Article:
Virtual reality could expose auto suppliers to new claims of false advertising

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Automotive suppliers and manufacturers around the world are getting on the virtual and augmented reality bandwagon.

The CEO of Jaguar Land Rover North America revealed the company sees a major role for virtual reality experiences in its dealerships. Wearing a head-mounted display, such as Google Cardboard, customers would be able to experience various vehicle interiors and color combinations in three dimensions without needing to see a physical vehicle. Joe Richards, director of research and market intelligence for Cox Automotive, reportedly has called virtual reality a “sleeping giant that could significantly improve car shopping and dealer experiences.”

Augmented reality — which superimposes virtual imagery onto real-world environments as popularized by the Pokémon Go craze — also is a hotbed for advertising innovation. For years, Cadillac and many other automotive brands have offered mobile AR apps that create interactive, 3-D digital models of their vehicles.

Recent innovations in smart eyewear, however, are poised to make such experiences more immersive. Volvo, for example, has demonstrated an app for the Microsoft HoloLens — a cutting-edge piece of wearable AR hardware — that delivers an entire holographic showroom to users wherever they are.

These cases showcase the power of virtual and augmented media for communicating information to potential buyers. With that great power, however, comes the great responsibility of ensuring the digital representations of a product faithfully convey the product’s actual features. If VR/AR demonstrations materially mislead or misinform the consumer about a product’s features, the advertiser could find itself liable for false advertising.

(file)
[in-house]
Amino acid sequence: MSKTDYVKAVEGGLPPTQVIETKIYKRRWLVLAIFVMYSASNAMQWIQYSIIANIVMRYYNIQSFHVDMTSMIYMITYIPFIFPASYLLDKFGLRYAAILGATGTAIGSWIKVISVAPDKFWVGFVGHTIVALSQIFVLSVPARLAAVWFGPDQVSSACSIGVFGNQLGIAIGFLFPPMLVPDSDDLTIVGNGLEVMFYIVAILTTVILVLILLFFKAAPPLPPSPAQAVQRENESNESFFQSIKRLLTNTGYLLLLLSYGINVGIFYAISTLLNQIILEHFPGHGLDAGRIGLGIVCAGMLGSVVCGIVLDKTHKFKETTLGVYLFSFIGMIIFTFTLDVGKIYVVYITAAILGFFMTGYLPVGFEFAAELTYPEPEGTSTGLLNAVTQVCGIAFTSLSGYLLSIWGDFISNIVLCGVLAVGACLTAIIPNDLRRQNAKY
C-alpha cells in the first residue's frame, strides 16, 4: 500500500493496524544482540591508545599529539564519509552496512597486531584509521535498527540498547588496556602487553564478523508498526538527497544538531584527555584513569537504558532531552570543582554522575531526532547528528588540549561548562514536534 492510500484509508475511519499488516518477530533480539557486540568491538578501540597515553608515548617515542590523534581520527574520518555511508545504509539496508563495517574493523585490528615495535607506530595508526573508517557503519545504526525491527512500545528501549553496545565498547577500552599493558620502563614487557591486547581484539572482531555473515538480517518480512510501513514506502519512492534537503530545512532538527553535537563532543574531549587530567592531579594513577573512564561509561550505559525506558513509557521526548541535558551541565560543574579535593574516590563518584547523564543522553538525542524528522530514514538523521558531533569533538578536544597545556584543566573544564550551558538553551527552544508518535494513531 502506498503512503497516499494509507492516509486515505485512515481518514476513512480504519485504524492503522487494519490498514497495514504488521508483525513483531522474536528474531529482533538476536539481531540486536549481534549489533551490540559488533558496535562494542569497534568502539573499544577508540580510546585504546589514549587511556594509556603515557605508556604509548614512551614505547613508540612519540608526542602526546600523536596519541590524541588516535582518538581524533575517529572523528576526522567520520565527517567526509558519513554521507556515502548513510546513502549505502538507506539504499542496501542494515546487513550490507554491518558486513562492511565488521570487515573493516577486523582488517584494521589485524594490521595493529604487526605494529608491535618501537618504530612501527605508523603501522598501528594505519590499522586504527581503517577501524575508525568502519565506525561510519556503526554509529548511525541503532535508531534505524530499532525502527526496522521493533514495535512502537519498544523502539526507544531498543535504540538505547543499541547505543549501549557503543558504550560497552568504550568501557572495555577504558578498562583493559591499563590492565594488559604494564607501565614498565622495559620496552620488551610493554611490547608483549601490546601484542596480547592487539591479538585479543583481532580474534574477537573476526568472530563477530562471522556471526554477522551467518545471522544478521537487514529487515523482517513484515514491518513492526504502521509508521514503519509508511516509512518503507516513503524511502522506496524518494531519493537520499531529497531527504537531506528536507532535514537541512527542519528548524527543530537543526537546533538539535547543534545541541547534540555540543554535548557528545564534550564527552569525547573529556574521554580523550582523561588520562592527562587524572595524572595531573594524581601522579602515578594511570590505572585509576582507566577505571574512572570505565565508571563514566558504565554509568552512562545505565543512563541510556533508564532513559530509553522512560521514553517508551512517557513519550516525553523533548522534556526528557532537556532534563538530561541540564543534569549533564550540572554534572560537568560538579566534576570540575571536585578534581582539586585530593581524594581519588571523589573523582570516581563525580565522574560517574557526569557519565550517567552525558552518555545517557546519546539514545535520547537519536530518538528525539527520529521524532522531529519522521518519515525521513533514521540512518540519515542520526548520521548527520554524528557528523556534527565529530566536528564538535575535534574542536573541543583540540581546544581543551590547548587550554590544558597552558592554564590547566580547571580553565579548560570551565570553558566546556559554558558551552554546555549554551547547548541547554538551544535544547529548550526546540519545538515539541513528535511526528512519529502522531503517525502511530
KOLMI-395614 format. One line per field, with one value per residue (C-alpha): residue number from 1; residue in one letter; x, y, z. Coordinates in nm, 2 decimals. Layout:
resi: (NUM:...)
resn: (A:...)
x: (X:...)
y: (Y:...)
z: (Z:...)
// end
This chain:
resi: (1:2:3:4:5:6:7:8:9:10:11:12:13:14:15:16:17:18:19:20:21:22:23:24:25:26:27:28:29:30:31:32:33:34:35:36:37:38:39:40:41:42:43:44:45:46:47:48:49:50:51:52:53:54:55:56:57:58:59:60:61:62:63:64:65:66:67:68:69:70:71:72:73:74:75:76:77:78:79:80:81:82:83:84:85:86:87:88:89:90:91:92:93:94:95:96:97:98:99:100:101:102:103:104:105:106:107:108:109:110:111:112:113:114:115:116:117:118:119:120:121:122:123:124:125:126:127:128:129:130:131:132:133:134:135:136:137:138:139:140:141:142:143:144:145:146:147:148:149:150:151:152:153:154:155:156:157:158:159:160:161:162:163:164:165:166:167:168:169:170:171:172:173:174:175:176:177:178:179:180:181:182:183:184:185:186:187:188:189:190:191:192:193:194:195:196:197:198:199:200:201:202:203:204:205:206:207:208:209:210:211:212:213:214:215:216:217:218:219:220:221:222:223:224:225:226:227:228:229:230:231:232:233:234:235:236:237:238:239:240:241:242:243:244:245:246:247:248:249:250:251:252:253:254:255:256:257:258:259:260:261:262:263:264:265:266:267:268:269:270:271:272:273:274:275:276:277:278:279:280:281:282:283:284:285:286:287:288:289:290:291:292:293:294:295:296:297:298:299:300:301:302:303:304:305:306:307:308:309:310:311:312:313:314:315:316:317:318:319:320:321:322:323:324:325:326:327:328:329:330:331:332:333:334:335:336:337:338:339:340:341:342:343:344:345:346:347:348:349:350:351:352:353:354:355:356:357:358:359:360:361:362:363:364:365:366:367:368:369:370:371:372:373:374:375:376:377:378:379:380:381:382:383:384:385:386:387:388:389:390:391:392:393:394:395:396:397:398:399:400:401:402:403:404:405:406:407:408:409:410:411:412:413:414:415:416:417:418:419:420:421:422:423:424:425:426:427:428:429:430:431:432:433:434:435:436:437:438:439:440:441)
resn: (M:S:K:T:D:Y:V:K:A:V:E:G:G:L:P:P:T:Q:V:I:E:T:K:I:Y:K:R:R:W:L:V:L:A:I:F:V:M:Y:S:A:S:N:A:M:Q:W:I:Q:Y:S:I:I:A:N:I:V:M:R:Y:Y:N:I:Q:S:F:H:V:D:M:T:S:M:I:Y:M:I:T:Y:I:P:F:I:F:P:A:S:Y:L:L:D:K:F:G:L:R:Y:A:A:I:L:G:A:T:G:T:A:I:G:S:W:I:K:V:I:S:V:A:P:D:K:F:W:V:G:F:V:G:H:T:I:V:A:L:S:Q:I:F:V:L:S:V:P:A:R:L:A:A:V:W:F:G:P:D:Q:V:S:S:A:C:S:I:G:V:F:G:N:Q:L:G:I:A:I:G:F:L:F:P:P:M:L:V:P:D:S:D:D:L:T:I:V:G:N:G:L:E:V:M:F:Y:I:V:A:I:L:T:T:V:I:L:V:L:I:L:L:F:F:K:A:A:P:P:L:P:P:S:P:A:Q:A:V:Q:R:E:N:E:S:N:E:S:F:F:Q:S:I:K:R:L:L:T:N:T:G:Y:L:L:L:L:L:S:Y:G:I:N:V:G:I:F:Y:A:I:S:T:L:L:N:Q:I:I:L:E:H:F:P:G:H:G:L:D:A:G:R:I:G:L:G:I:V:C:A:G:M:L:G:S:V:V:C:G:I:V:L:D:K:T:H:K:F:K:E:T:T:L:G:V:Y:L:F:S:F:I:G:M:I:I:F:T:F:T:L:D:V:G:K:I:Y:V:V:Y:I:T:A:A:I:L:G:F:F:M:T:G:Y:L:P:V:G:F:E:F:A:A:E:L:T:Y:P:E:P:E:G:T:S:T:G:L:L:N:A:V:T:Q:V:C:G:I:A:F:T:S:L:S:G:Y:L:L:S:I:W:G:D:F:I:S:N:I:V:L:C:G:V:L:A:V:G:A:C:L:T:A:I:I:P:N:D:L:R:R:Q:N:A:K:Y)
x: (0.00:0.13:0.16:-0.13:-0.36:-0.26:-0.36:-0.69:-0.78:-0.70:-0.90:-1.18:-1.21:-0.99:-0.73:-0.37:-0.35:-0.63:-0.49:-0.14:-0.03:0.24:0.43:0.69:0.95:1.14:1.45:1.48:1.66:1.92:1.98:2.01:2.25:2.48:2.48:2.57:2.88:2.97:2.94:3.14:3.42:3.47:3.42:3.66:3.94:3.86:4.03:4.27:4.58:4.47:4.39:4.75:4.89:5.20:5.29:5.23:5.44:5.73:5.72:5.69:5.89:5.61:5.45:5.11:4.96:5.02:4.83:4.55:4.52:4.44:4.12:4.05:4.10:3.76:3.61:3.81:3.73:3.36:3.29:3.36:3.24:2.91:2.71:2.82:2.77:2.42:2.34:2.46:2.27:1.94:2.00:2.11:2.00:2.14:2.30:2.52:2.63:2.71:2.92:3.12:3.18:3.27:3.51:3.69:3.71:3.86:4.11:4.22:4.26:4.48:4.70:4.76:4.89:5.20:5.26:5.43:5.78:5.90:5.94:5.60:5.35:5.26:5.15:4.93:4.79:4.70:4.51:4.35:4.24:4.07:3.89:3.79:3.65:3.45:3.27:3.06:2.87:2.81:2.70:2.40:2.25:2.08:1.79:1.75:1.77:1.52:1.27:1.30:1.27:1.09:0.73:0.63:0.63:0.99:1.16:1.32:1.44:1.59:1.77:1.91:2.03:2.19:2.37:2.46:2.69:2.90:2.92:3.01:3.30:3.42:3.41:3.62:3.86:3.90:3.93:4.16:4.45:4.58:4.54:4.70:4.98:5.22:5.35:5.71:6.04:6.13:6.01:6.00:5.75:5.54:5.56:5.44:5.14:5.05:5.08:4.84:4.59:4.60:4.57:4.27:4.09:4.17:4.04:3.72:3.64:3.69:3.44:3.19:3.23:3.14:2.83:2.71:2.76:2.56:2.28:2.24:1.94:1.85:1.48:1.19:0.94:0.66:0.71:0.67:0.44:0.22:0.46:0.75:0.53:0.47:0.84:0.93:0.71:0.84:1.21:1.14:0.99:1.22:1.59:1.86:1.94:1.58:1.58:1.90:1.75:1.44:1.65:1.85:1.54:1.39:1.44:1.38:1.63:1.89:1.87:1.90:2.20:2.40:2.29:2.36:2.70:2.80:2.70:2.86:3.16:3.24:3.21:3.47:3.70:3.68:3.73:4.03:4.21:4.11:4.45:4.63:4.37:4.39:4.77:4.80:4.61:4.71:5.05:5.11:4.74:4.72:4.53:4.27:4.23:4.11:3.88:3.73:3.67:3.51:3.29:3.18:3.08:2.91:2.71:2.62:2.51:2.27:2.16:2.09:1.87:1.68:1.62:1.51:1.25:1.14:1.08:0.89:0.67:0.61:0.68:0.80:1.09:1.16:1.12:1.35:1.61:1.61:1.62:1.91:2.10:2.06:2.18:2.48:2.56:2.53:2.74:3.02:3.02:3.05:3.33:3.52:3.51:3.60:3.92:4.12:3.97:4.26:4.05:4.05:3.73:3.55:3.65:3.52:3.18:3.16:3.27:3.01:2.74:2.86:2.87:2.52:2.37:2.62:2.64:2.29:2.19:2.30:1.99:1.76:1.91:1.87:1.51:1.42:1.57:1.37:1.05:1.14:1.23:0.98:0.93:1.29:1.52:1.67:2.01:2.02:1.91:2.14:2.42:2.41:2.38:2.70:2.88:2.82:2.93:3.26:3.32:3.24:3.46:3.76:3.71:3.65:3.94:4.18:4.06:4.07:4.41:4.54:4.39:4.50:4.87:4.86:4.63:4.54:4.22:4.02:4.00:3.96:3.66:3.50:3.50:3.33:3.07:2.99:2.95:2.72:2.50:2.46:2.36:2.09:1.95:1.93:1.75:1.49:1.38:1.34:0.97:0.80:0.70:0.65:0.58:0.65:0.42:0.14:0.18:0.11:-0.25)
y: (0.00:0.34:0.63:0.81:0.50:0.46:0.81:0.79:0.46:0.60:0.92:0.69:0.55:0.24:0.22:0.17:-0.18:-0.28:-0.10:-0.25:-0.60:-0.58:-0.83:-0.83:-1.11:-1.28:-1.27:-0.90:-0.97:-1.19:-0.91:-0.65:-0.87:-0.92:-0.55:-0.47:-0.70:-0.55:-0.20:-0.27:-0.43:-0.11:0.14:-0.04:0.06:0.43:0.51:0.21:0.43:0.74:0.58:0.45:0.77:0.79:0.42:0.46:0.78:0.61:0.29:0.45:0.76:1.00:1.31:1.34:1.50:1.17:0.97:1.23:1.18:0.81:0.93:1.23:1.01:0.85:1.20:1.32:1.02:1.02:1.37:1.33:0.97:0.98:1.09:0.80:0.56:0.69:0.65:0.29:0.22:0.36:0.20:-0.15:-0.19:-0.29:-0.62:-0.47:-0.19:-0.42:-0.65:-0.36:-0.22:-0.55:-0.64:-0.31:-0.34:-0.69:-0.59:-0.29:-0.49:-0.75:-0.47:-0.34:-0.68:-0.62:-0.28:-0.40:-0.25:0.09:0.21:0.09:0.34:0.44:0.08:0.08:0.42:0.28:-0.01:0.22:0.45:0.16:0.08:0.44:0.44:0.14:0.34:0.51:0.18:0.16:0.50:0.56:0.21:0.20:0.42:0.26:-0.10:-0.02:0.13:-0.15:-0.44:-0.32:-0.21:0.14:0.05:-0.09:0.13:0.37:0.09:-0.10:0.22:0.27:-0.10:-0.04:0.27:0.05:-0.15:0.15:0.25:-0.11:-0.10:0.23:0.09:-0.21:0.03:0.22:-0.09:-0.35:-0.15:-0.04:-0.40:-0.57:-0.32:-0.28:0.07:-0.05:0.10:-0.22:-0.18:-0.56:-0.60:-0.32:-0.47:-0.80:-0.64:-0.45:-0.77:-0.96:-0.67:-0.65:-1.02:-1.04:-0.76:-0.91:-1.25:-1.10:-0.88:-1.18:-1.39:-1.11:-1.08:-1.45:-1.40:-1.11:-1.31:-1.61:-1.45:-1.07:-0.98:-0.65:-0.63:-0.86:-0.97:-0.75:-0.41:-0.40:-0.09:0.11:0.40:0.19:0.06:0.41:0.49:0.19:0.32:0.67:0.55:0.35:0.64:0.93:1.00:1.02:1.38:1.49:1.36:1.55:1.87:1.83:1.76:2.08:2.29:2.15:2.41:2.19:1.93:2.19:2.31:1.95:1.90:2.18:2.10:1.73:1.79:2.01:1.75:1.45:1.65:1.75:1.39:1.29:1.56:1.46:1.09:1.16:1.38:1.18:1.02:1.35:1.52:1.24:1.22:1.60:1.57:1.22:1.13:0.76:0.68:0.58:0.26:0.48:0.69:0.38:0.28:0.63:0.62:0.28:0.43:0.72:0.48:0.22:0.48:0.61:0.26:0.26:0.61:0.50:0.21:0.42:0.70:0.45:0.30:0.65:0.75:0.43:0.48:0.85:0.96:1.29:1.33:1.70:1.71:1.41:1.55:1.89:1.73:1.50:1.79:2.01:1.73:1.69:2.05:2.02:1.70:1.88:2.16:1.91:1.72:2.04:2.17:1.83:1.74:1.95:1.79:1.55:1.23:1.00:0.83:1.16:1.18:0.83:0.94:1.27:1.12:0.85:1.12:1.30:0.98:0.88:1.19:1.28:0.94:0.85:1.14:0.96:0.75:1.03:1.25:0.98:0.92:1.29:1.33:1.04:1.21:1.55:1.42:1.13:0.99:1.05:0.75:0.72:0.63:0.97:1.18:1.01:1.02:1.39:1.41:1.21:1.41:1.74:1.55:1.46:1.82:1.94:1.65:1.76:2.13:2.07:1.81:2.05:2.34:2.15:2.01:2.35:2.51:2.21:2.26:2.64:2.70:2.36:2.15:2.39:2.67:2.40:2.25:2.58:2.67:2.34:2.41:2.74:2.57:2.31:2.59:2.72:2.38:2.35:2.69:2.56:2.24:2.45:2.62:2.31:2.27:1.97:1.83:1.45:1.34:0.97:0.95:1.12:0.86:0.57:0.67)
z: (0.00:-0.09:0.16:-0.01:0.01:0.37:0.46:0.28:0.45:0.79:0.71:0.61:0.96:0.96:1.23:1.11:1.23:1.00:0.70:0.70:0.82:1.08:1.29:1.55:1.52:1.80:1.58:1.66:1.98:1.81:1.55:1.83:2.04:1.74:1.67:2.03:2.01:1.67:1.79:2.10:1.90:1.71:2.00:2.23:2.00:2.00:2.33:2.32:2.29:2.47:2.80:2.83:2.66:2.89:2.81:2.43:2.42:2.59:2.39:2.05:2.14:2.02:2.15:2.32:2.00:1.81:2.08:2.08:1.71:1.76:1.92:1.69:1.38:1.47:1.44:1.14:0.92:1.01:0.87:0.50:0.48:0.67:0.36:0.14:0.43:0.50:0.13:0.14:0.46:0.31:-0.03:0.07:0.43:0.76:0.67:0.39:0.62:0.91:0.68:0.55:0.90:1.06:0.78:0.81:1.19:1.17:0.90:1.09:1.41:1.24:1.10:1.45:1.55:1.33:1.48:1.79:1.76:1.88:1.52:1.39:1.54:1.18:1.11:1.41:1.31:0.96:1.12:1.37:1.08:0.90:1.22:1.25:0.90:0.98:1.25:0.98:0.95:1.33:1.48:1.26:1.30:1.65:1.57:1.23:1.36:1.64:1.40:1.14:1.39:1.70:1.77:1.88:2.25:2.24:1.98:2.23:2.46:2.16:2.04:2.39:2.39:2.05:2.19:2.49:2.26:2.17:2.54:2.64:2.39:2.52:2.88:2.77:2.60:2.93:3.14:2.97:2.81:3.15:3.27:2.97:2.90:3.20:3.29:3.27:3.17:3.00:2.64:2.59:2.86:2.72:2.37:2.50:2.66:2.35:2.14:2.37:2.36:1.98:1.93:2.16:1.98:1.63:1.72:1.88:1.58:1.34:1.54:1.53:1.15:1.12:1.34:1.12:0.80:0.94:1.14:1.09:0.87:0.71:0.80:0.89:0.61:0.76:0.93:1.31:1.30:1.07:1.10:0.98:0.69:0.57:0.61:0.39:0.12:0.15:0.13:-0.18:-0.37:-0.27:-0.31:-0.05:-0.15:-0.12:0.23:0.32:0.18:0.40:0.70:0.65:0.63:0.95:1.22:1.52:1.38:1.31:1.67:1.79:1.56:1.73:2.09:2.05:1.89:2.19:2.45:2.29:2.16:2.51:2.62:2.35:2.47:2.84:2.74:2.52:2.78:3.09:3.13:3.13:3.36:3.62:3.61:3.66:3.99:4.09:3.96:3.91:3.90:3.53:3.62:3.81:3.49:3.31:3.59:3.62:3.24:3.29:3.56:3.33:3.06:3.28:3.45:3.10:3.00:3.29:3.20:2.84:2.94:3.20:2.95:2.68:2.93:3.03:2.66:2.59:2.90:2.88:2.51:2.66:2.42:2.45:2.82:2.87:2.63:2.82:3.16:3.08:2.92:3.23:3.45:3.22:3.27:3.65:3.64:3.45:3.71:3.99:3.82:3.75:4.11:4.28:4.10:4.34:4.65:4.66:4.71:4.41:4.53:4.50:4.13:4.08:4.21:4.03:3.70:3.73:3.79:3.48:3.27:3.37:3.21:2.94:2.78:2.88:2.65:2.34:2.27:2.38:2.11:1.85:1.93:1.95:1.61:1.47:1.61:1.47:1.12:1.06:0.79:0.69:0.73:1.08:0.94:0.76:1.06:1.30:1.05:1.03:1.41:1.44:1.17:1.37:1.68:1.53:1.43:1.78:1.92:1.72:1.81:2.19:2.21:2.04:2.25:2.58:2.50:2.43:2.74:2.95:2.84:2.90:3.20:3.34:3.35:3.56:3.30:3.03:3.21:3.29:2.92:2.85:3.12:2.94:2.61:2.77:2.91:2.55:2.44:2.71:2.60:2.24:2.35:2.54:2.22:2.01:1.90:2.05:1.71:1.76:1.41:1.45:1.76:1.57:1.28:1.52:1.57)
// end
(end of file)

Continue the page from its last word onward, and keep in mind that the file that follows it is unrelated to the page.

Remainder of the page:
The primary legal authority creating the right to sue for such actions is the Lanham Act, which also regulates the use of trademarks. False advertising claims may be filed by a regulatory agency or by a private party whose interests may be negatively affected by the challenged activity.

It’s easy to imagine how a plaintiff could characterize automotive VR or AR content as false advertising. The simplest way for potentially misleading advertising to occur in these media is by mistake.

Virtual and augmented reality tools still are an emerging technology. Even the most cutting-edge AR and VR devices, such as the HoloLens, remain in the developmental stage and are prohibitively expensive for most consumers. More accessible devices, such as the wearable mounts that enable VR experiences on mobile phones, deliver impressive, but less-precise, experiences. As sophisticated as these devices are, they have inherent limitations on how realistic they make virtual images appear.

Consequently, some overambitious AR or VR content creators may try to convey more data than they can effectively render, resulting in imprecise output. That, in turn, might end up conveying information that is false and has a material impact on a consumer.

In one recent case, for example, a company was found to have misrepresented the size of its product by packaging it in an overly large container. Under certain circumstances, a consumer might argue an augmented or virtual image represented an automotive product as unrealistically — and misleadingly — small or large in a way that affected their purchasing decision.

An advertiser also might take unfortunate shortcuts during the complex task of creating virtual imagery for advertisements. For example, in 2012, British regulators banned L’Oréal from running ads containing two photos of Julia Roberts and Christy Turlington. L’Oréal’s marketers digitally enhanced both photos to the point it could not prove to the regulators’ satisfaction the advertised makeup products could produce results like the ones shown.

The difficulty of precise 3-D rendering — not to mention the same commercial and societal pressures that led to these photo alterations — could likewise result in augmented ads that are similarly unrealistic. In the automotive realm, for example, a digital artist may leave out or oversimplify important features when rendering a product, in ways that mislead consumers into believing things about the product that are not accurate.

By definition, digitally enhancing physical reality is a fundamental element of what VR and AR do. These types of situations are ones that marketers easily could get themselves into if they are not careful. Whenever there is the potential that images might be argued to be confusing to customers, it is always a good idea to run that content by trained lawyers before publishing it.

Brian D. Wassom is a litigator at Warner Norcross & Judd LLP who focuses his practice on matters of creative expression, commercial identity and privacy. He can be reached at bwassom@wnj.com.